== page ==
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  • Travis Nemmer

Dear Colleague - Balancing Victim Privacy and Due Process in Campus Sexual Assault Cases

In 2011, Xialou Yu known as “Peter” to his friends, a Chinese national, and a sophomore at Vassar University, went to a party, and lost his virginity to a friend of his from the Vassar rowing team. Yu claims that he let this friend know that he was a virgin beforehand, as she led him to his room. She told him, “that’s alright, I know what to do.” In the days following, Yu and his friend exchanged emails, with his friend saying that she “had a wonderful time,” and that Yu, “did nothing wrong.” A month later, she texted him, saying that she was sorry to have led him on, that she wasn’t ready to enter a monogamous relationship with him, but she greatly hoped that they could preserve their friendship.

A year later, Yu received a summons from the Vassar administration, calling him to a faculty tribunal where he was being charged with sexual assault relating to the above night. Yu was denied any legal counsel at the hearing, unable to cross examine his accuser. Worst of all, Yu was denied the ability to bring in his accuser’s emails as exculpatory evidence, with the tribunal holding that the statements were “irrelevant,” and that they clearly “did not represent [her] feelings,” and were the symptoms of “shock and disbelief.” Less than two weeks after his initial hearing, Peter Yu was expelled from Vassar University.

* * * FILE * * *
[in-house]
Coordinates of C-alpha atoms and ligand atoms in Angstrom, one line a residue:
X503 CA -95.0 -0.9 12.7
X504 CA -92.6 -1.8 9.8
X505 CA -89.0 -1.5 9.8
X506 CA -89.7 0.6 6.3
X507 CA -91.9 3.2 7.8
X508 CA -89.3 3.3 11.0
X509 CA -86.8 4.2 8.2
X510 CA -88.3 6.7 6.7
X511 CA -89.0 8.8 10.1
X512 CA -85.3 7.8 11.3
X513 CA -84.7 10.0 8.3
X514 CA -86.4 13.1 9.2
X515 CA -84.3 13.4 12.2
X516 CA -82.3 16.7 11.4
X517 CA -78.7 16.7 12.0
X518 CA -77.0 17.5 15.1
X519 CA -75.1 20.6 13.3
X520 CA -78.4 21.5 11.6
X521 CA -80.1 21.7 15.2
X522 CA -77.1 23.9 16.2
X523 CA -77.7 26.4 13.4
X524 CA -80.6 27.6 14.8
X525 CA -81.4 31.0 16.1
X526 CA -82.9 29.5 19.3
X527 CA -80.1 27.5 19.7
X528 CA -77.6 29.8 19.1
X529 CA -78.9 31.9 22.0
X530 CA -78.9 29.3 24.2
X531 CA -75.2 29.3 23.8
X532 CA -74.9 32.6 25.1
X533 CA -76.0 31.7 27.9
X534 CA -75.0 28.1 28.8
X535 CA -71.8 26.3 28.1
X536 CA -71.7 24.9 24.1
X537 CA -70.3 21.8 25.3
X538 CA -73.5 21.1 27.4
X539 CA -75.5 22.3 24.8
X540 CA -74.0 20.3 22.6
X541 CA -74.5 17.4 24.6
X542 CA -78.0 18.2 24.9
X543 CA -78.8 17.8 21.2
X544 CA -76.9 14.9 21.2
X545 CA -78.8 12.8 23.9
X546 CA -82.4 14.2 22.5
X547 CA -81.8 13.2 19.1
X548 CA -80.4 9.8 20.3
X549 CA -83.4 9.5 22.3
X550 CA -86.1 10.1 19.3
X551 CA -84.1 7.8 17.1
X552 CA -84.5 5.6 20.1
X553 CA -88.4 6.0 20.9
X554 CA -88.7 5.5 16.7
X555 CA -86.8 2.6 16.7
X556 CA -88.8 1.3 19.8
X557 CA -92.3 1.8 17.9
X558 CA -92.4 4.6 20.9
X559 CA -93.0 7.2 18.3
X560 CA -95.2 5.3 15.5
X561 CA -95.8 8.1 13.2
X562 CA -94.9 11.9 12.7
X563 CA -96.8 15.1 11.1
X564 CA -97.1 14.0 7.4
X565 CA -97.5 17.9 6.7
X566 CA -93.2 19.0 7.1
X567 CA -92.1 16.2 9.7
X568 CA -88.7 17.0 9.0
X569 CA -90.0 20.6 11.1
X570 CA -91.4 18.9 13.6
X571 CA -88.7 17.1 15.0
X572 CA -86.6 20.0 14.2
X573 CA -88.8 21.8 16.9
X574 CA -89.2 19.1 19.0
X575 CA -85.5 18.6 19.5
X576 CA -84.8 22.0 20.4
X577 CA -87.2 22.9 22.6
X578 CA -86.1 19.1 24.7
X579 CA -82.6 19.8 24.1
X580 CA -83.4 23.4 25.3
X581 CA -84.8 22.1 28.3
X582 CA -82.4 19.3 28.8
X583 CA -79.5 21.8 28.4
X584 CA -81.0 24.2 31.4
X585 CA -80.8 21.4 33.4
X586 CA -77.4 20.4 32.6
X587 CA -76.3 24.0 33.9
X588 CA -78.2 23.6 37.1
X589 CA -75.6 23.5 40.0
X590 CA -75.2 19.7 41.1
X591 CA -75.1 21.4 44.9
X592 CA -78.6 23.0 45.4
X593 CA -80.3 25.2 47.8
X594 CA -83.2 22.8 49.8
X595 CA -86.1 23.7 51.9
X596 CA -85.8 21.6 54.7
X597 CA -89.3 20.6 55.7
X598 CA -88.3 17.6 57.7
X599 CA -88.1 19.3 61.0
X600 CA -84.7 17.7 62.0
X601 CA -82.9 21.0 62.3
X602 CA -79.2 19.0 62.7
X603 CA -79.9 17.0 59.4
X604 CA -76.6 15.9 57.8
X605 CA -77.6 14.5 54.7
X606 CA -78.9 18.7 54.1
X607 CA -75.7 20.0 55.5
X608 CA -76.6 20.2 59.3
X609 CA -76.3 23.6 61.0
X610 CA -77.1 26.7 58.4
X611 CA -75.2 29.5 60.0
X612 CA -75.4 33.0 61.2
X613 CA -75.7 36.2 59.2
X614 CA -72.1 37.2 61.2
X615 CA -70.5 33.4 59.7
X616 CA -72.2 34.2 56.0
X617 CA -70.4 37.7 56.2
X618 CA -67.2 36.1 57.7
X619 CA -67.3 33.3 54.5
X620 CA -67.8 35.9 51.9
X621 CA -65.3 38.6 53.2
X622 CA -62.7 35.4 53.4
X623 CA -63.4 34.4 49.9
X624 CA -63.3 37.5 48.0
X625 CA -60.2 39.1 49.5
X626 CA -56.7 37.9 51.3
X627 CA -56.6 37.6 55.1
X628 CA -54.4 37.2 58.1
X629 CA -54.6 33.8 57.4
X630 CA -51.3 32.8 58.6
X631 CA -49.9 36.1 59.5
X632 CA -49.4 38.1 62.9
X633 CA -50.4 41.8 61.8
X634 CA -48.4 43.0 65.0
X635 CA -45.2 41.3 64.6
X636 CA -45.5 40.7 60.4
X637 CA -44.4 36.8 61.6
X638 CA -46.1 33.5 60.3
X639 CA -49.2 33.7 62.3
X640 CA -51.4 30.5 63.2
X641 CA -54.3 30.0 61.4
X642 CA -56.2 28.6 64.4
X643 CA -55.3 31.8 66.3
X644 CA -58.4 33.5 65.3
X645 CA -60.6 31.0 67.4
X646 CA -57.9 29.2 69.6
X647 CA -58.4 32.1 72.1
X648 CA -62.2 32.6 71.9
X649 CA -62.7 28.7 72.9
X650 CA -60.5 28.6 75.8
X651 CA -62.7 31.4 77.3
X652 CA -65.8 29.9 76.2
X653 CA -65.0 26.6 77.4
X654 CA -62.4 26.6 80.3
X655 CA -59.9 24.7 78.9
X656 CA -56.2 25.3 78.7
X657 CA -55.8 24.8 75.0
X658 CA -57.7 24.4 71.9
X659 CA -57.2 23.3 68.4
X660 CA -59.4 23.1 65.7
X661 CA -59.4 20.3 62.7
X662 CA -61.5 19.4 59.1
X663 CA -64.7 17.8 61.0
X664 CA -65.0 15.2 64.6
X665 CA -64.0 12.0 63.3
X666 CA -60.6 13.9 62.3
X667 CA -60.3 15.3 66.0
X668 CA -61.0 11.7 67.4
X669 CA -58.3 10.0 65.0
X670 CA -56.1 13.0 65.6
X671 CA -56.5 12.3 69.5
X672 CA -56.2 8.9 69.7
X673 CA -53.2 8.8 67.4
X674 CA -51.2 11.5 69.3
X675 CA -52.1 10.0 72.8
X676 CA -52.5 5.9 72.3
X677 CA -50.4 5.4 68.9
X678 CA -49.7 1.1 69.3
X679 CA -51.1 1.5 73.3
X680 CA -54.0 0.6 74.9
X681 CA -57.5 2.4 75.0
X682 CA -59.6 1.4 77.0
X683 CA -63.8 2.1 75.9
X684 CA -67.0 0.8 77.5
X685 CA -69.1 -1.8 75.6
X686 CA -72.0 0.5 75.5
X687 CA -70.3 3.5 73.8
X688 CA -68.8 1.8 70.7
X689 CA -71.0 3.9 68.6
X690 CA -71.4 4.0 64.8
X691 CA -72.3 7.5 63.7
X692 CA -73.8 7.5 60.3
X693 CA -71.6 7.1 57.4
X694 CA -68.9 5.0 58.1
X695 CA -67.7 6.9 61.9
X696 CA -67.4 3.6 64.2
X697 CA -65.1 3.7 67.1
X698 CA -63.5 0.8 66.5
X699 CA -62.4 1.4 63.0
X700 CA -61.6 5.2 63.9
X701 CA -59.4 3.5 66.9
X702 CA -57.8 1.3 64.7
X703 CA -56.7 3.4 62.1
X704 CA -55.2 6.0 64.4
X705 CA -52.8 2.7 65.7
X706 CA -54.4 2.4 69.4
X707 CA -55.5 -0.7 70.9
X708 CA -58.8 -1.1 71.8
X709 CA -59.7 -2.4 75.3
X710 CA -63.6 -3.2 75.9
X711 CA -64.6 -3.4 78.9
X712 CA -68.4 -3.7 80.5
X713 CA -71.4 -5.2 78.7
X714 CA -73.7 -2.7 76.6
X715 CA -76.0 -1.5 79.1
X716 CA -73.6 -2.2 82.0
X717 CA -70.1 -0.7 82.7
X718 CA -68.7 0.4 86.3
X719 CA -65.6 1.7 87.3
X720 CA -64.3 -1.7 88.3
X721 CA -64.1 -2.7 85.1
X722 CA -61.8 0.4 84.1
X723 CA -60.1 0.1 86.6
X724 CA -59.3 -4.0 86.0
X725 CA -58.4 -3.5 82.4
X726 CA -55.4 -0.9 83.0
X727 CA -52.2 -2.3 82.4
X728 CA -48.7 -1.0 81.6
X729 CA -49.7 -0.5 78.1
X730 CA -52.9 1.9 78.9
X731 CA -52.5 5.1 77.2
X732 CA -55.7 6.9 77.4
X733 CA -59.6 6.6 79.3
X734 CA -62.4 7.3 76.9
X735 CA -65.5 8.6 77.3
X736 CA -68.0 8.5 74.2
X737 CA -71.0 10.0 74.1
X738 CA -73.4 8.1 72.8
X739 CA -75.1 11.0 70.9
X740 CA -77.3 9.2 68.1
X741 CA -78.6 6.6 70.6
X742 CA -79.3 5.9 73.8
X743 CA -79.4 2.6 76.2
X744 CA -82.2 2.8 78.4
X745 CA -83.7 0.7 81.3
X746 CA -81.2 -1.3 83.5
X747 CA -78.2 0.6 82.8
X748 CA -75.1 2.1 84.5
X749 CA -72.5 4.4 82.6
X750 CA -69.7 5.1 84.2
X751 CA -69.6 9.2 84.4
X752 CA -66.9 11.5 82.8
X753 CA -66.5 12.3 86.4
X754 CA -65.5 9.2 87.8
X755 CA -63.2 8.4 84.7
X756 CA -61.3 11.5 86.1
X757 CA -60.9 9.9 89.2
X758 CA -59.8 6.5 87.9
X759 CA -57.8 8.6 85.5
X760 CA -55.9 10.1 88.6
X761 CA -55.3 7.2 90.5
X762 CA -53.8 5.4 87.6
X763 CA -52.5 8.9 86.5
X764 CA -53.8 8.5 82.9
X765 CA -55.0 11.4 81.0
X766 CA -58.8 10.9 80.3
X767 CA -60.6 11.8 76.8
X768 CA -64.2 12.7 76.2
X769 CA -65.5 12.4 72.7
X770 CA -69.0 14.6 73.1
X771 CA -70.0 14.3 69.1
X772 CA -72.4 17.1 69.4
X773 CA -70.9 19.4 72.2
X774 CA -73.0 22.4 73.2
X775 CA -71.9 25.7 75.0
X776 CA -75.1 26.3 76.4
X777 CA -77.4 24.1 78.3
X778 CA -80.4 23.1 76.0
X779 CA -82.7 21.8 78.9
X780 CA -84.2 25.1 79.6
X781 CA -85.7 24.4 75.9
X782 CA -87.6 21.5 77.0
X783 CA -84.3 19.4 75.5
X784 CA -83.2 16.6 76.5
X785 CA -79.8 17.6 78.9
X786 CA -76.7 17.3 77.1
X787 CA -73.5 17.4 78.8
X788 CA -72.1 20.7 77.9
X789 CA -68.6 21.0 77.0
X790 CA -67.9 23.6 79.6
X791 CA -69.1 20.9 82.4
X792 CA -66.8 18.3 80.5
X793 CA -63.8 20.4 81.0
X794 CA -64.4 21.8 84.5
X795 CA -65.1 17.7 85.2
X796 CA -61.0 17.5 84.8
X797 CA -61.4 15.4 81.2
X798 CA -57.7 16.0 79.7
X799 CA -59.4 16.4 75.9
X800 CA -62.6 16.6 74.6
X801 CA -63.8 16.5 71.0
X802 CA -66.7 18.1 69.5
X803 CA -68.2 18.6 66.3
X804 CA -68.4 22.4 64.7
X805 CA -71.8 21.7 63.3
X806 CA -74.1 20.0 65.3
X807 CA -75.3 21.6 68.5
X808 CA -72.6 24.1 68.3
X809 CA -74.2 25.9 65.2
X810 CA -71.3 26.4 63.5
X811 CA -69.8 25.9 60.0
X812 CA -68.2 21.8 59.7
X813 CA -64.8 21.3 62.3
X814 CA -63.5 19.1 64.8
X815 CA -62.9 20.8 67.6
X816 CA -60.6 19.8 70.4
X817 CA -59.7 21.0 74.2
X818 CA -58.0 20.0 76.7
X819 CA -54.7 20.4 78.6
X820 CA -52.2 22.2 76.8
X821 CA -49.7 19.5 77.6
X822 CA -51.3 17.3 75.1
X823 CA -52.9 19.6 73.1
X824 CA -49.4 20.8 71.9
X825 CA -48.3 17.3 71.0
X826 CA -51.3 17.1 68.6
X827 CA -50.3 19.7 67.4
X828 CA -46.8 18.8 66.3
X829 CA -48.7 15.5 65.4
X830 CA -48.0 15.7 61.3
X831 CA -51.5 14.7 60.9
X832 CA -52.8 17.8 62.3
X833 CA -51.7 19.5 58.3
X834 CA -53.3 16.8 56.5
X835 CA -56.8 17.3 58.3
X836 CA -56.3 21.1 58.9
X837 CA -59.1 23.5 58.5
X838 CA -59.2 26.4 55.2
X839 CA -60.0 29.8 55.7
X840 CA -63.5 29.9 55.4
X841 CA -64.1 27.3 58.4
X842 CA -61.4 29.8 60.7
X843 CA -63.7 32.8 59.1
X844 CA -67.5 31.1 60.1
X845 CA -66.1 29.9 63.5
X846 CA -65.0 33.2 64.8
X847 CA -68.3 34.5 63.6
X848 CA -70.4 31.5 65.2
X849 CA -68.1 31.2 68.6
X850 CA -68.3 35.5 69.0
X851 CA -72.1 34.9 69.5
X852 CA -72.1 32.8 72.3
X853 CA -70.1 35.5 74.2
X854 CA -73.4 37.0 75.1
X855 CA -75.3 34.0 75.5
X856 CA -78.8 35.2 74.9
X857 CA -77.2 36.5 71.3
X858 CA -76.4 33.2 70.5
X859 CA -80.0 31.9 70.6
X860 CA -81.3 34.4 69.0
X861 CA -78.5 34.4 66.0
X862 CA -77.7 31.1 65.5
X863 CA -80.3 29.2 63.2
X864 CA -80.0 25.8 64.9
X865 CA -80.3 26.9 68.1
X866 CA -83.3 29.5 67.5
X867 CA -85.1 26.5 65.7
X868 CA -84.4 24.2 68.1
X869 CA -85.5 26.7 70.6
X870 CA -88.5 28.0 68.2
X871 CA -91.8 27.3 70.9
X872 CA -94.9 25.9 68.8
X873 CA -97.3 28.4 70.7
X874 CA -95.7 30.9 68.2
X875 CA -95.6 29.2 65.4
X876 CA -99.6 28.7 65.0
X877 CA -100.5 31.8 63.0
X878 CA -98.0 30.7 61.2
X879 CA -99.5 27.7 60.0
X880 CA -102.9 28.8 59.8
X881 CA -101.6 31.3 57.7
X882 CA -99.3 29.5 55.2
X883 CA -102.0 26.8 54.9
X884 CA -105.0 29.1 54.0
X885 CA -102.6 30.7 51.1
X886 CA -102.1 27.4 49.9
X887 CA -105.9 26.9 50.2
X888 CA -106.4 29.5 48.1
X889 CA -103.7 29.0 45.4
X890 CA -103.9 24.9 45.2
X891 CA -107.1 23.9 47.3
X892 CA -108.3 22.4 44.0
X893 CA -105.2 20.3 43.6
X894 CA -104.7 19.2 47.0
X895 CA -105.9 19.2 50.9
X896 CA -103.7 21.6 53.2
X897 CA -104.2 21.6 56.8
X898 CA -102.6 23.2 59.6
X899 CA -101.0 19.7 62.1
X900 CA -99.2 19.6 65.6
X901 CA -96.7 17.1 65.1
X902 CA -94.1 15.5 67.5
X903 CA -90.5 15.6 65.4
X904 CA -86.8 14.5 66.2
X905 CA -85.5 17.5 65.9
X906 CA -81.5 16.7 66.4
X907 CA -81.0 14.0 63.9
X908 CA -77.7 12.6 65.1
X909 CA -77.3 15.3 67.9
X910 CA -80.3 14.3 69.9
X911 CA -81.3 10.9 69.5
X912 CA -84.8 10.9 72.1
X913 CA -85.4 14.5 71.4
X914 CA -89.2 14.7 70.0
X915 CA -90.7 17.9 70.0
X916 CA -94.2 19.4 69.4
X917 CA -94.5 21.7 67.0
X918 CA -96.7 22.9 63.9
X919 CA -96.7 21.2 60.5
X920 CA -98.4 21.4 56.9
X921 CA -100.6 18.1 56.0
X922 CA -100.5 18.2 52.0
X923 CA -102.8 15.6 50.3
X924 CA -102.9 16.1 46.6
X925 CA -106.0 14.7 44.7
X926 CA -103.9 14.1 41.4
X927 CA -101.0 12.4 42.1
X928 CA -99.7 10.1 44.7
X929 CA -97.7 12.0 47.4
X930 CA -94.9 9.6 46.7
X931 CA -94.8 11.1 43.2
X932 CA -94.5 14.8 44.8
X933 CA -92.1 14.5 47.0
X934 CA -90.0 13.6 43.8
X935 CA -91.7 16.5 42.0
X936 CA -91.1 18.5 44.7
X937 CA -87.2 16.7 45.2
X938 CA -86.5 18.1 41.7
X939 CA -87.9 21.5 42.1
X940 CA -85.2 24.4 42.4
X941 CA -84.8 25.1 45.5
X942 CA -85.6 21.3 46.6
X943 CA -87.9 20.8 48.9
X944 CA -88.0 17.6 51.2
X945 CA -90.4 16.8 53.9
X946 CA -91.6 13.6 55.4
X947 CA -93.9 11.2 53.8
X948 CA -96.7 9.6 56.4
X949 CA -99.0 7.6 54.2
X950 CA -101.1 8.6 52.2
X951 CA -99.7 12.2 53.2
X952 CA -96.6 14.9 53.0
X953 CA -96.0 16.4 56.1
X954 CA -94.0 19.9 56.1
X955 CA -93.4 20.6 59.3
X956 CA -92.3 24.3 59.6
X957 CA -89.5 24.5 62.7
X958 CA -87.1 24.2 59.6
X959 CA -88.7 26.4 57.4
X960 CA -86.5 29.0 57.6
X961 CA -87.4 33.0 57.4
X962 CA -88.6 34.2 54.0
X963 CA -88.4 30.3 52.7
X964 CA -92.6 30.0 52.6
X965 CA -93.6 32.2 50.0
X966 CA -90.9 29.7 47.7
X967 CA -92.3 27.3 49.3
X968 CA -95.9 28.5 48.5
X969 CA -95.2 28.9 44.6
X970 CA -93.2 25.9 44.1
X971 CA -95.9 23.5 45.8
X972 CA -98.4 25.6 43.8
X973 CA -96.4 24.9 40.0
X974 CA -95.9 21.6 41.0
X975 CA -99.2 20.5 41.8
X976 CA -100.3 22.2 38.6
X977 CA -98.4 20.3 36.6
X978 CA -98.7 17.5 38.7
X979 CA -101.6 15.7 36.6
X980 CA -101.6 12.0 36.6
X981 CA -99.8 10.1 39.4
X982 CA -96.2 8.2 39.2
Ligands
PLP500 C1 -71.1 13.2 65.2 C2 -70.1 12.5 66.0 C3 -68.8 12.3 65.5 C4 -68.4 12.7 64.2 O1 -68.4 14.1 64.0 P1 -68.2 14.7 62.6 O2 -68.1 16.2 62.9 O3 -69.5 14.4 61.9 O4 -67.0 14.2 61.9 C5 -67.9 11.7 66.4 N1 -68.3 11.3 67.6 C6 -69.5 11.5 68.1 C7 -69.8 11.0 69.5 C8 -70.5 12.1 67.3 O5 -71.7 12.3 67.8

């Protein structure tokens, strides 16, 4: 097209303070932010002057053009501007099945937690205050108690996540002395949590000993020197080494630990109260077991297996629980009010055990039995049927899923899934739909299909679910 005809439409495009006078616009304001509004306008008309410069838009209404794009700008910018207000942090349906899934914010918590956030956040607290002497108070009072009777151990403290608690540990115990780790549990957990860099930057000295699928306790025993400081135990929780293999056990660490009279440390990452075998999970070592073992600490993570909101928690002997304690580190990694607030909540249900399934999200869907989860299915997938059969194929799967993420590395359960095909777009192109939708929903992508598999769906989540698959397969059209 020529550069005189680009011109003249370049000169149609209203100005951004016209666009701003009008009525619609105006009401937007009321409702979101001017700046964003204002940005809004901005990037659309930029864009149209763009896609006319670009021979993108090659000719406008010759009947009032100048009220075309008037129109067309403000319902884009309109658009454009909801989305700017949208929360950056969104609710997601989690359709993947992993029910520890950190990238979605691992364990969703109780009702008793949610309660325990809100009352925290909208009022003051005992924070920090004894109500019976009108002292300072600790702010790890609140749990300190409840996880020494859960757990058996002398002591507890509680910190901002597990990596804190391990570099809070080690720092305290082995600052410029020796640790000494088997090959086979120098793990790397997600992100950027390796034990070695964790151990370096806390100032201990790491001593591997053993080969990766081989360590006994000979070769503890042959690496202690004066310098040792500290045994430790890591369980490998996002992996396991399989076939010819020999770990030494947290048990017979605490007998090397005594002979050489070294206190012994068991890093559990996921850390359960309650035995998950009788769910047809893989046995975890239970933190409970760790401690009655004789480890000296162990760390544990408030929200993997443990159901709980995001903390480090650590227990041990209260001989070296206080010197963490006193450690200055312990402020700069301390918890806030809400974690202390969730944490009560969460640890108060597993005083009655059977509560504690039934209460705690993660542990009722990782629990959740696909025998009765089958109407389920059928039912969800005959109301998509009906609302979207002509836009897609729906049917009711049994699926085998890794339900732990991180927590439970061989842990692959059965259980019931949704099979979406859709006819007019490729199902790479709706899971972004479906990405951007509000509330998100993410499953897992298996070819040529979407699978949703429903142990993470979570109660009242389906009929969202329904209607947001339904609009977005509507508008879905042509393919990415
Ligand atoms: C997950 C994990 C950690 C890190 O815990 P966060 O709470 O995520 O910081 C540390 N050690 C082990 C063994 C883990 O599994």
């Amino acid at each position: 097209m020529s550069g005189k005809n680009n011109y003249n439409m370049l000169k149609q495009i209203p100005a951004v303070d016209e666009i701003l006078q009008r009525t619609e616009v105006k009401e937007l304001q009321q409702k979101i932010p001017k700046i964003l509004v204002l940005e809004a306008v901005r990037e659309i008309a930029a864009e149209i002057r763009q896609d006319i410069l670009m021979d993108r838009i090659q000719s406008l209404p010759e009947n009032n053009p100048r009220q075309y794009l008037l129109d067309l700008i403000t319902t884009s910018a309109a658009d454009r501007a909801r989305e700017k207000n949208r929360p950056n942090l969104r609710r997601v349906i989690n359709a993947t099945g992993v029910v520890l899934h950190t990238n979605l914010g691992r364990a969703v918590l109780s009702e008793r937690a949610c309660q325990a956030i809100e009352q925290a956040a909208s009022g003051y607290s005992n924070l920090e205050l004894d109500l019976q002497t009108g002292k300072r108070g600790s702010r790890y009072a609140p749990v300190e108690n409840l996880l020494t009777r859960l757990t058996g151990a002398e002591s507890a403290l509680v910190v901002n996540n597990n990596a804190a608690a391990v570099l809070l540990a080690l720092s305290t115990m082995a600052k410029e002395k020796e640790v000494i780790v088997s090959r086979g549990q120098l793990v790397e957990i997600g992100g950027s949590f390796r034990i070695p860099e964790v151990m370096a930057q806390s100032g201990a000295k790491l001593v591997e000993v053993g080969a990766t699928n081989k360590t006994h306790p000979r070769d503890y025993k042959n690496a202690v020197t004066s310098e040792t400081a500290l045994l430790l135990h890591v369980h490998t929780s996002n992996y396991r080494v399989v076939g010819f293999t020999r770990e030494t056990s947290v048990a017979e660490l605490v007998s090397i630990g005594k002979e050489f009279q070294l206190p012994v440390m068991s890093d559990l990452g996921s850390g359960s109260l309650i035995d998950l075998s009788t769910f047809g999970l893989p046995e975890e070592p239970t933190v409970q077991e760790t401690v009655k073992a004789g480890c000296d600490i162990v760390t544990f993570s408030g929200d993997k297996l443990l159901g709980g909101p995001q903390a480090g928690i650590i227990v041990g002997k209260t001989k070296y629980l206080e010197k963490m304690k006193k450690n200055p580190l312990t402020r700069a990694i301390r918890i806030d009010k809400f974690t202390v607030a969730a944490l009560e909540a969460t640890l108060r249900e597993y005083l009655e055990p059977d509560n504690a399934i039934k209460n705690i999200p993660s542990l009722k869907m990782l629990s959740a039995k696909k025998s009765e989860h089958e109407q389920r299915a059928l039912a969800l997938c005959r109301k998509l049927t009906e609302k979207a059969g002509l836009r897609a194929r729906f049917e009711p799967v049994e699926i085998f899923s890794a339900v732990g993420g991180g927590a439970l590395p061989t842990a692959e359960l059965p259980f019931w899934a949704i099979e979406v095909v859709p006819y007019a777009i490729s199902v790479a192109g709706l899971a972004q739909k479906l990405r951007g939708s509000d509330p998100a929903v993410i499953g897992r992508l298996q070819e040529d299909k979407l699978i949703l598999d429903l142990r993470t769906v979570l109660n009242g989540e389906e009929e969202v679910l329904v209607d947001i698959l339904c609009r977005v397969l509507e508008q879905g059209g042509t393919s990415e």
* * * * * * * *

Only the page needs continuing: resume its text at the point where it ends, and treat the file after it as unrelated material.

Yu’s story is not an isolated incident. In July 2012, Xavier University Junior Dez Wells was expelled after an alleged assault that was prefaced by numerous, lascivious rounds of “truth or dare.” Wells was later arrested by actual (as opposed to campus) police, and his case was referred to the District Attorney’s Office. The case was handled by the head of the Hamilton County District Attorney’s Criminal Division. The grand jury resoundingly refused to indict Wells, with the prosecuting attorney commenting that, not only had no rape occurred, “it wasn’t even close.” Nevertheless, despite the fact that the District Attorney spoke to the President of Xavier University on Wells’ behalf, Wells was swiftly expelled from Xavier University. An examination of the transcripts from Wells’ shows that the decision was reached by students, who were tasked with examining official rape kits and commenting, “I don’t even know what this is.” Among other resources that tribunals like these rely on include the Stanford University Sexual Assault Manual, which holds that “acting in a logical and persuasive manner is typical for an abuser,” and that finders of fact should be “very, very cautious” in accepting a male student’s claim of innocence.